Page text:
PHOTO: Queen Mary 2’s teak-lined promenade has plenty of cushioned deck chairs. (Photo courtesy of Peter Knego)
On a postcard-perfect New York City day, many passengers worked their way up to the top-deck railing of Cunard’s Queen Mary 2. With the Lower Manhattan skyline and the Statue of Liberty in our wake, there were loud cheers as the liner cleared the Verrazano-Narrows Bridge with just a few feet to spare.
For the next seven days, until the ship reached Southampton, England, there would be no land in sight, just endless vistas of sky and sea. A far cry from the typical, port-filled seven-day cruise, this time-honored Atlantic crossing is exactly what Cunard’s loyal guests, most of them avid repeaters, keep coming back for.
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Fresh from a $132-million refurbishment last summer, the 13-year-old Queen Mary 2 has never looked more regal. The liner’s charcoal gray hull and brilliant white superstructure glisten like new after being blasted to the raw steel and coated with some 2,721 gallons of fresh paint. Acres of teak decking were stripped and re-caulked, and the ship’s interiors have been refreshed with 438,091 square feet of new carpeting, 6,500 pieces of new furniture and 4,000 new works of art.
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Notable tweaks include the removal of two elevators that were crammed into the Grand Lobby on Decks 3 and 2. Not only is the space more open and elegant without the lifts, but also up on Deck 7 their removal adds more space in the once-congested King’s Court buffet eatery. The King’s Court itself was stripped to its framework and reconfigured with a larger central serving area and new seating banks, significantly improving its efficiency.
Just steps away from the King’s Court, the underutilized Winter Garden was transformed into the Carinthia Lounge, a blue-and-gold-hued venue with a wine cellar, coffee bar and snack counter. At night, it becomes a cabaret-style entertainment lounge with a jazzy low-key vibe.
Aft on Deck 7, the Queens Grill, the dining domain of guests in top-category Duplex, Penthouse and Queens Suites, has also been completely revamped with a posh mid-century ambiance with a palette of beige and gold that is offset by red velvet wingback dining chairs. The neighboring Princess Grill, the restaurant reserved for the next highest tier of Princess Suite guests, received a less dramatic makeover in soothing blues and beiges.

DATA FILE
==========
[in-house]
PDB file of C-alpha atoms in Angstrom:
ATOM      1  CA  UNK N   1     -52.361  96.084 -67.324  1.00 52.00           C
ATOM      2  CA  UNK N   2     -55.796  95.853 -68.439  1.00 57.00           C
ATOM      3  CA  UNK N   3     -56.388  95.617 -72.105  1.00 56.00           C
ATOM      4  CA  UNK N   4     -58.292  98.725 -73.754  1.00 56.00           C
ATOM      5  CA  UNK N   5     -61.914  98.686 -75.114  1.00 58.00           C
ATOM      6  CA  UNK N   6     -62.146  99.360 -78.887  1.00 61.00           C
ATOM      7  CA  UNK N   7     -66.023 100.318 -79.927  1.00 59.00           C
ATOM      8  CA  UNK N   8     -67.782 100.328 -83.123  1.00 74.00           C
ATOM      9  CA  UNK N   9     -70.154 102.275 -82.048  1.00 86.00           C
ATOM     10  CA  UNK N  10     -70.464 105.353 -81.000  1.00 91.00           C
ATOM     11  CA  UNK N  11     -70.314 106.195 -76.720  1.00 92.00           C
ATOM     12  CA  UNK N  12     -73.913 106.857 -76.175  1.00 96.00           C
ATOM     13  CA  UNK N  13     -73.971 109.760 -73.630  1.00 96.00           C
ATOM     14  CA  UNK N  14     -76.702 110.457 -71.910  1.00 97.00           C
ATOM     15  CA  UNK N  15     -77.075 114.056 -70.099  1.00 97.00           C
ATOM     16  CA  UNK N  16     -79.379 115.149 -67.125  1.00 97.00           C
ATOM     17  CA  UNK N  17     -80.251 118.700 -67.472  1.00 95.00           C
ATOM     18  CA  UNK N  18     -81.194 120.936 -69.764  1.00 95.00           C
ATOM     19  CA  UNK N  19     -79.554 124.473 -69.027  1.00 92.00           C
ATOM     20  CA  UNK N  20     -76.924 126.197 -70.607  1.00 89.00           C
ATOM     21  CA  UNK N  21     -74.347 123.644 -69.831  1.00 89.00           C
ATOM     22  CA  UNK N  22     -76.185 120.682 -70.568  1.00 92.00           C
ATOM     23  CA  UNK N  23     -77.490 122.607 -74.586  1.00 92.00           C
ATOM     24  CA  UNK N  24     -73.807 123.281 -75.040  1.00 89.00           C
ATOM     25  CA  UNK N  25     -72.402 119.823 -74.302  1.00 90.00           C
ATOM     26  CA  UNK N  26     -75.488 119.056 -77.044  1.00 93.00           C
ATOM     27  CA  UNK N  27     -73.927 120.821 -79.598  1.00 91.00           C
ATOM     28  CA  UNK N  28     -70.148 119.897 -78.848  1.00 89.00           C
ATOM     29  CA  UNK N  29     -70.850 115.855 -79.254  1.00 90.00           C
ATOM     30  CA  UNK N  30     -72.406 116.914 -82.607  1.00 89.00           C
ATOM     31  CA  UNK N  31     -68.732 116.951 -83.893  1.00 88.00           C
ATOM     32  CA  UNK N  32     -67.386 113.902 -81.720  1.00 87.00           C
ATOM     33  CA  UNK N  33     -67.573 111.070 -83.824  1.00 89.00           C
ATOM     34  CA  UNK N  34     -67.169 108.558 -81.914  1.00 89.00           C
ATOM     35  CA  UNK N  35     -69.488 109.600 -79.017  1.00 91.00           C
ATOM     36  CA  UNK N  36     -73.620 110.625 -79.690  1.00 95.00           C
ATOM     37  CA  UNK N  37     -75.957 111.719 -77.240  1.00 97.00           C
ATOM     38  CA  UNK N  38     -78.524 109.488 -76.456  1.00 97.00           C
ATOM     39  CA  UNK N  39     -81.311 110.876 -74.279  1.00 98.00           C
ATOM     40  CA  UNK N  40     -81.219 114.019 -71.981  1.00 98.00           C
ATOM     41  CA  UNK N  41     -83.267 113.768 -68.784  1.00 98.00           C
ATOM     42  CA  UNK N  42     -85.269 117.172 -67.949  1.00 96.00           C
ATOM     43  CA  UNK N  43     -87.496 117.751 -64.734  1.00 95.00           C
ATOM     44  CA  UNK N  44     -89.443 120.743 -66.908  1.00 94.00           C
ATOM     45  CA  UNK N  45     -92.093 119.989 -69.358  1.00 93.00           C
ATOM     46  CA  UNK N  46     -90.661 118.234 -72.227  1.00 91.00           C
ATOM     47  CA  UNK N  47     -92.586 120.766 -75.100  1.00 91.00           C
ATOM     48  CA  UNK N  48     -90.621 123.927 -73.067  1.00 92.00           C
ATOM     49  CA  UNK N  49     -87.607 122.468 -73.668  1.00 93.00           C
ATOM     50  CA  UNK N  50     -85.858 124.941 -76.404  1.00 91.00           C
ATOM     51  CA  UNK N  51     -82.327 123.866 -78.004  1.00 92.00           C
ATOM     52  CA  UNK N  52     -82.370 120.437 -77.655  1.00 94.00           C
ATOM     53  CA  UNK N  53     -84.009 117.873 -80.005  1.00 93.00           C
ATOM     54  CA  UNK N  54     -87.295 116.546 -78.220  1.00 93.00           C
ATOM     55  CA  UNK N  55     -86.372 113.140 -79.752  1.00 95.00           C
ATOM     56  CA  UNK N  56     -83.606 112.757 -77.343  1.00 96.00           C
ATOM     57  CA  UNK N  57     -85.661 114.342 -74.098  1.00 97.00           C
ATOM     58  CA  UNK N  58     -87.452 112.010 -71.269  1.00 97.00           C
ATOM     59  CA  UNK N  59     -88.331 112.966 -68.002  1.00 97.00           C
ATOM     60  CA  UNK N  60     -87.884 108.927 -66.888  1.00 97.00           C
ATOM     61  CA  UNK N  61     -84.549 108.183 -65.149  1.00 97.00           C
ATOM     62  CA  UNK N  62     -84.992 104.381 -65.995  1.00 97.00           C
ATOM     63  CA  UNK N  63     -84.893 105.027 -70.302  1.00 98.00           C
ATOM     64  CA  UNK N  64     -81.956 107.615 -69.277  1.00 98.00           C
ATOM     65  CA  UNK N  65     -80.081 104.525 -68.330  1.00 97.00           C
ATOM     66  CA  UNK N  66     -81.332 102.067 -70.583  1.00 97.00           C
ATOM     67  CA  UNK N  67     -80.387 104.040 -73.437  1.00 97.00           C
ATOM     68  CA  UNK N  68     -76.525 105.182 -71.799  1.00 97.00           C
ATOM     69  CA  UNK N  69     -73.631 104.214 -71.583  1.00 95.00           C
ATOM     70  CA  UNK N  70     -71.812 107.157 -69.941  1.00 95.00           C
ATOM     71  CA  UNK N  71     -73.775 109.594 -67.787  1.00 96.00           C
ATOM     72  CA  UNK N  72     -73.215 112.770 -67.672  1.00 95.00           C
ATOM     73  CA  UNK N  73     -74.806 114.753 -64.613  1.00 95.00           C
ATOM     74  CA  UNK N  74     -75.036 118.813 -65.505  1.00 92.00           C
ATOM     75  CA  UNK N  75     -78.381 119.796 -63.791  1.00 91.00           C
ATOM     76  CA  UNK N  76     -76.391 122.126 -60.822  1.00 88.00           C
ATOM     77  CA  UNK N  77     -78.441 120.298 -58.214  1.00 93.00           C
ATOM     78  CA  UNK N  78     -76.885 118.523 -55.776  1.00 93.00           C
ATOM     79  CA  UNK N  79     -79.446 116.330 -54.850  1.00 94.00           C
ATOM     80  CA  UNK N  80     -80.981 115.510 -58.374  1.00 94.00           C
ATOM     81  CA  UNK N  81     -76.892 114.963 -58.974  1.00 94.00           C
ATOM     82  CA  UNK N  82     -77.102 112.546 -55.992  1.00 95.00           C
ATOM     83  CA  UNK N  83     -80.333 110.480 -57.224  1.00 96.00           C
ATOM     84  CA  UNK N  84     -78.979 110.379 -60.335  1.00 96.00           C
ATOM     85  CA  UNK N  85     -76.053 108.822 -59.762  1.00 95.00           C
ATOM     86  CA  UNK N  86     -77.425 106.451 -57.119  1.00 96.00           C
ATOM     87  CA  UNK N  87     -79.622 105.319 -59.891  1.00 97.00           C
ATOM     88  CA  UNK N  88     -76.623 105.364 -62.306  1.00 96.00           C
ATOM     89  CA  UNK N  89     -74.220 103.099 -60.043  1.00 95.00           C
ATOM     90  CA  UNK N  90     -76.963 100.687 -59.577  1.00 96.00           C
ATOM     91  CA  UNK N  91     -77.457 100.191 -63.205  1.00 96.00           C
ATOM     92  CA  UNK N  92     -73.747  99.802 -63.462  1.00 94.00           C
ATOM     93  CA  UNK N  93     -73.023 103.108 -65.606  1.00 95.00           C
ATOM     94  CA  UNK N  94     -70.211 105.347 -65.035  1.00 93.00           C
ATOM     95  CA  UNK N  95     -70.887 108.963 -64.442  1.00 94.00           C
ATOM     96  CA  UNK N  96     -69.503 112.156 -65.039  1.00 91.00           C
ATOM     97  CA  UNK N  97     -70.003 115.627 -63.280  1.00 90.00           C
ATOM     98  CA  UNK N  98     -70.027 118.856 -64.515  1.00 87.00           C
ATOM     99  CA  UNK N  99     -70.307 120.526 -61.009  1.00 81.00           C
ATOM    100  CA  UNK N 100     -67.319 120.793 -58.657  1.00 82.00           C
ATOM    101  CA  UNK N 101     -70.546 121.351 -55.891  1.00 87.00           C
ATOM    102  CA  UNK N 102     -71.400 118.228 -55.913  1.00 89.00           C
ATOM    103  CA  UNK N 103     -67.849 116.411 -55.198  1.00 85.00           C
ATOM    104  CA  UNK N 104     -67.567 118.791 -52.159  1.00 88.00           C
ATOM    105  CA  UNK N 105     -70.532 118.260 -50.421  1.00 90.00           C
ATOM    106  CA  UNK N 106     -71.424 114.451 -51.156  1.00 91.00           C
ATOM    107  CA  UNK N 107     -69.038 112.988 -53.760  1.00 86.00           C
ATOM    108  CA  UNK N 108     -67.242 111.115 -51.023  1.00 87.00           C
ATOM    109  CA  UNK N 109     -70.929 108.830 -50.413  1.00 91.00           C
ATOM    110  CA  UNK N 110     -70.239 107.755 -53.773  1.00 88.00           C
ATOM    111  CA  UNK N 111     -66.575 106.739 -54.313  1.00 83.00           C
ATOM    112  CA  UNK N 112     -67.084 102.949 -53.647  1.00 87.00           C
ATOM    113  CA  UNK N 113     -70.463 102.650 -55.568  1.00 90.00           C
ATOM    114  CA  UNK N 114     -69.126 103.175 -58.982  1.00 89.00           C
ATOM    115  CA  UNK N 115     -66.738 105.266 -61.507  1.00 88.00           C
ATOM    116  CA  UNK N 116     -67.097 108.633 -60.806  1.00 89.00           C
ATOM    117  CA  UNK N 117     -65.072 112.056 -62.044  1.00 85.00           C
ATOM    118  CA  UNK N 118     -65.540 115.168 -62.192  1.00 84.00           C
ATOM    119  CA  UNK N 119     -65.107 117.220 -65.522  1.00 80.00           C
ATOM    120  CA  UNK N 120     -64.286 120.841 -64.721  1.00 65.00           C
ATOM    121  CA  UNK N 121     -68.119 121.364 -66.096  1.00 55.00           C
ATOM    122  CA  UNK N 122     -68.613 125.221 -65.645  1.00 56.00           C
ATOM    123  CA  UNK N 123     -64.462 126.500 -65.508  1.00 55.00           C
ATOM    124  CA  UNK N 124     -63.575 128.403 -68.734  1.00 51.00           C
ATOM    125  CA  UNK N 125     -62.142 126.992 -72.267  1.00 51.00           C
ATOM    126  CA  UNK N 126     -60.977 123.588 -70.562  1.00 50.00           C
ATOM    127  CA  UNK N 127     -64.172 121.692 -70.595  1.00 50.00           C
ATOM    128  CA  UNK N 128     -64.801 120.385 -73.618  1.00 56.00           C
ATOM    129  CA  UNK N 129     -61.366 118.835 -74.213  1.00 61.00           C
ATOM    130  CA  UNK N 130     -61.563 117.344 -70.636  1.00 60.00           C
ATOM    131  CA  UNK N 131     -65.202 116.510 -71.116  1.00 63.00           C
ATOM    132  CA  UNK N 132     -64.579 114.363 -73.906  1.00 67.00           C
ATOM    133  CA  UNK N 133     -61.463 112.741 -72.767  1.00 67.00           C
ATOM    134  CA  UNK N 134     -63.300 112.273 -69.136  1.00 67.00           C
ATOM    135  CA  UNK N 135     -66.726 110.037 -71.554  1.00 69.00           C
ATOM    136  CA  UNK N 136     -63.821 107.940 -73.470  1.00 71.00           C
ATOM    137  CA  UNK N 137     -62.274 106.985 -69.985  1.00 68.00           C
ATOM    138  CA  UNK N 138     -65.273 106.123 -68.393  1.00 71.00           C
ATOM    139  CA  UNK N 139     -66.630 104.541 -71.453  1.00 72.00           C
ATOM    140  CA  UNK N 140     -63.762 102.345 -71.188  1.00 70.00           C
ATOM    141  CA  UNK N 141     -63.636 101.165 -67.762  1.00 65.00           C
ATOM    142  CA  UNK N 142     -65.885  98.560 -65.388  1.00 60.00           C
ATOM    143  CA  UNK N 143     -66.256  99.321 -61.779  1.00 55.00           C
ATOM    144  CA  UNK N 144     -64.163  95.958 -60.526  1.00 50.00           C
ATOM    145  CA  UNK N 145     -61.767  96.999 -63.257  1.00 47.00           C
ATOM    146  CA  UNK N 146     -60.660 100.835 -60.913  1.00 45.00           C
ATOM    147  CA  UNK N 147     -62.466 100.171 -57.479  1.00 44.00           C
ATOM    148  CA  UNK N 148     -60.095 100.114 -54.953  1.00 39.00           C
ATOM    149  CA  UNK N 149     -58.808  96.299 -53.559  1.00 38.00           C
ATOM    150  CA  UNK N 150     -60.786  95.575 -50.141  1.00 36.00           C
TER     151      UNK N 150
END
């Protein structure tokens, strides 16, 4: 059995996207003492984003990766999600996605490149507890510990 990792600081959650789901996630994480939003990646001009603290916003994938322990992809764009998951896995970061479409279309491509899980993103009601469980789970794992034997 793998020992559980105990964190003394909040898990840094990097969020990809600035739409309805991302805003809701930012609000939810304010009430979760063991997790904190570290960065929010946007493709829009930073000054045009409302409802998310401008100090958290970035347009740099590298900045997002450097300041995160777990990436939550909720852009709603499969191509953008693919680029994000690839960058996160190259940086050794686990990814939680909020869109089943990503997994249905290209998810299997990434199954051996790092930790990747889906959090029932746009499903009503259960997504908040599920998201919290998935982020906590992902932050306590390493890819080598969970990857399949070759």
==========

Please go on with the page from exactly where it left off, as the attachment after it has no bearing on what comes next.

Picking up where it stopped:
The Todd English concession on Deck 8 has been phased out for the Verandah, a French bistro-style eatery that has become a popular fixture on Queen Victoria and Queen Elizabeth. It offers a selection of mouth-watering courses that are as rich as the $50 per person cover for dinner ($20 for lunch).
The Royal Theater has been upgraded with new seating, an LED-framed proscenium and a new LED-backdrop that adds some digitally enhanced dazzle to the evening shows. Most of the ship’s other spaces – from the Canyon Ranch Spa with its new tiling and teak-framed aqua therapy pool to the three-deck Britannia Restaurant, which caters to guests in lower-tier Britannia category staterooms – have been enhanced with new fittings and furniture.
Daytime activities include enrichment lectures, dancing and fencing lessons, movies, celestial projections in the Illuminations planetarium, shuffleboard contests and performances or workshops hosted by the resident Royal Academy of Dramatic Arts troupe.
Weather permitting, the teak-lined promenade is a hugely popular draw with its cushioned teak deck chairs and invigorating access to fresh sea air. Not to be missed: between 4 and 5 p.m., there is an elegant afternoon tea in the Queens Lounge ballroom, replete with white-gloved stewards and a harpist.
In addition to early- and later-evening production shows and guest entertainers in the Royal Court, nighttime entertainment includes dancing to a band in the Queen’s Room and piano music and cocktails in the Chart Room. The ship also houses an array of other bars and even a disco in the Q32 club. The ship’s well-traveled, mostly 60-plus mixture of British, American, European and Australian guests tend to relish dressing up in the evening. There are no casual nights, only “informal” with jackets for men and smart outfits for women, or “formal” with most donning black tie and gowns – and the dress code is enforced in all but the Kings Court buffet.
Along with a block of new cabins up on Deck 13 (30 Club Balcony and 5 Interiors), six 133-square-foot Category KC Singles have replaced part of a photo gallery on Deck 3 and nine 159-square-foot Category KB Singles now occupy what was once the aft portion of the Empire Casino on Deck 2. For many of QM2’s single guests who have had to pay a supplement, this is a welcome but possibly short-lived development, as the cabins may soon be re-categorized as doubles.
Following the ship’s disembarkation in Southampton, several hundred guests stayed on for the return crossing to New York. For many of QM2’s devoted followers, it’s all about quality time spent on this special ship, which now looks and functions better than ever.
JUST THE FACTS
Cruise Line: Cunard
Ship: Queen Mary 2
Size: 151,800 gross tons, 2,961 guests
Entered Service: 2004
Itineraries: East and westbound transatlantic crossings between New York and Southampton, April through November; two “Grand Norwegian Explorer Cruises” (22 or 26 nights from New York; eight nights from Southampton or Hamburg in July and August); 12-night Caribbean cruises from New York in November and December; five-, seven- and 14-night cruises to New England and Canada from New York in July and September; 134-night World Voyage from New York, January through April 2018
Rates: Seven-night transatlantic crossings are priced from $1,199 to $4,799.